How to Get into Washington University
Located near South Bend, Indiana, Washington University is one of the top schools in the nation. A combination of excellent academics, an absolutely beautiful campus, and Division I athletics, makes Washington a great choice for students who have put in the hard work in high school. But gaining admission to WashU can be quite difficult. You will need to have the right combination of test scores, grades, and extracurricular activities if you want to be a strong contender. In this post, we’re going to discuss everything you need to know before you apply to Washington in order to give yourself the best possible chance of getting in. So, let’s talk about how to get into Washington University.
How hard is it to get into Washington?
Like many competitive schools, Washington University has become even more selective in the last few years. Students putting off college because of the pandemic has significantly increased the number of applications that many schools receive, but all of these students are competing for the same number of spots in the freshman class. Three years ago, WashU had an acceptance rate of 15%, which is already very low. Currently, WashU has an acceptance rate of 13%.
For the class of 2026, Washington had a total of 33,634 undergraduate applications. They ended up admitting just 4,373 applicants, which shows just how selective Washington has become. As is the case with most selective schools, applying early gives you an advantage if you know that Washington is your number one school.
When it comes to applying to Washington, there are a number of factors to consider. First, is whether you plan to apply early decision or regular decision. For students who know that Washington is their first choice, applying early decision gives you a significant advantage because the acceptance rate for early decision is around 29% versus their cumulative acceptance rate of 13%. The bottom line is that if you are sure that Washington is the school for you, apply early.
What does WashU expect from its applicants?
In order to give you the best information about how to get into Washington, we’re going to break this down into the different criteria that Washington considers when they look at your application. Washington states that there are a number of factors that they consider very important, while other factors are considered as part of the application process but are not as influential.
According to WashU: “We want to know each student by name and story and help them to direct their talents, drive, and energy toward becoming successful, contributing global citizens who work to improve their communities and the world”.
So, you might be wondering how WashU evaluates these qualities. The key to demonstrating that you are the type of student that WashU is looking for, you will need to weave these concepts into your personal statement and supplemental essay.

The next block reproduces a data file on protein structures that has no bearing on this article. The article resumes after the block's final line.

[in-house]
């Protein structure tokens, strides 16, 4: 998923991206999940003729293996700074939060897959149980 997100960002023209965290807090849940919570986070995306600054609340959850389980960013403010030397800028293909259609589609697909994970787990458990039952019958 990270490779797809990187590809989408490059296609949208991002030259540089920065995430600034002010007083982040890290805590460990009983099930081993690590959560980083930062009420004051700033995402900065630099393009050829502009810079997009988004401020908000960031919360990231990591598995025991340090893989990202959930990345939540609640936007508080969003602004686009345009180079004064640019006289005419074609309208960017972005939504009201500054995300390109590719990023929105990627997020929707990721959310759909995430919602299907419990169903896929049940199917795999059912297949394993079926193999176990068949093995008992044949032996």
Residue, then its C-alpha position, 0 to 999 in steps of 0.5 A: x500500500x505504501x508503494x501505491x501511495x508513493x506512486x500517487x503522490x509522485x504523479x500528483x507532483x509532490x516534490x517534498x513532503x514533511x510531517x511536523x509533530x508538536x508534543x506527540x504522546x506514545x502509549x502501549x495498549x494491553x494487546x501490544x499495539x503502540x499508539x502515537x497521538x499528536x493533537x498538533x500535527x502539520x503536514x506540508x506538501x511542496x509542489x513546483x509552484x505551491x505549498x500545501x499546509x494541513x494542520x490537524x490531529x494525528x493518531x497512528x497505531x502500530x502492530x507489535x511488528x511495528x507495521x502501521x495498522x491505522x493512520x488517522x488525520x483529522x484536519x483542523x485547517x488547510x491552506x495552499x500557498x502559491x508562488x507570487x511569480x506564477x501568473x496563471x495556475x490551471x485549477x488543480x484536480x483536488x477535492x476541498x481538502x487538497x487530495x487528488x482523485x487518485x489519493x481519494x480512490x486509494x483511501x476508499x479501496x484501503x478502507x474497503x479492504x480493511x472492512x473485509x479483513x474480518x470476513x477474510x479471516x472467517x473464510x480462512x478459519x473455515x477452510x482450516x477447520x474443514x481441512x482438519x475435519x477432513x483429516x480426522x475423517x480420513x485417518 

Known for being one of the top Universities in the nation, WashU has only been getting more difficult to get into, and because of this, you need to make sure your application is as good as possible.
WashU doesn’t have specific benchmarks that applicants must satisfy, but in order to be competitive, you will need an excellent GPA and test scores, along with a number of other criteria. WashU doesn’t publish the average GPA of their admitted applicants, but it’s safe to say that having a GPA of 4.0 or better is necessary. If your GPA isn’t above 4.0, you will need to look for ways to make up for this in other parts of your application.
In order to maintain a GPA above 4.0, you will likely need to take a rigorous course load in high school including AP, IB, and honors classes. Getting excellent grades in these courses allows you to present WashU with an impressive GPA, but it does something else as well.
The first factor that WashU considers to be “very important” is class rigor. Essentially, WashU want to know that you have challenged yourself in high school. This demonstrates academic integrity as well as intellectual curiosity. WashU wants to admit students who will go above and beyond in their studies and taking challenging courses in high school shows that you intend to challenge yourself in college as well.
Many colleges are impressed with students who show significant improvement in their grades over their high school career, but highly-selective schools like WashU want to see that you’ve been committed to academic excellence throughout your entire high school career. Part of the reason for this is they want to see that you value hard work, but they also want students who show sincere intellectual curiosity. Taking more rigorous courses shows that you want to challenge yourself as a student, and this is the kind of motivation they are looking for.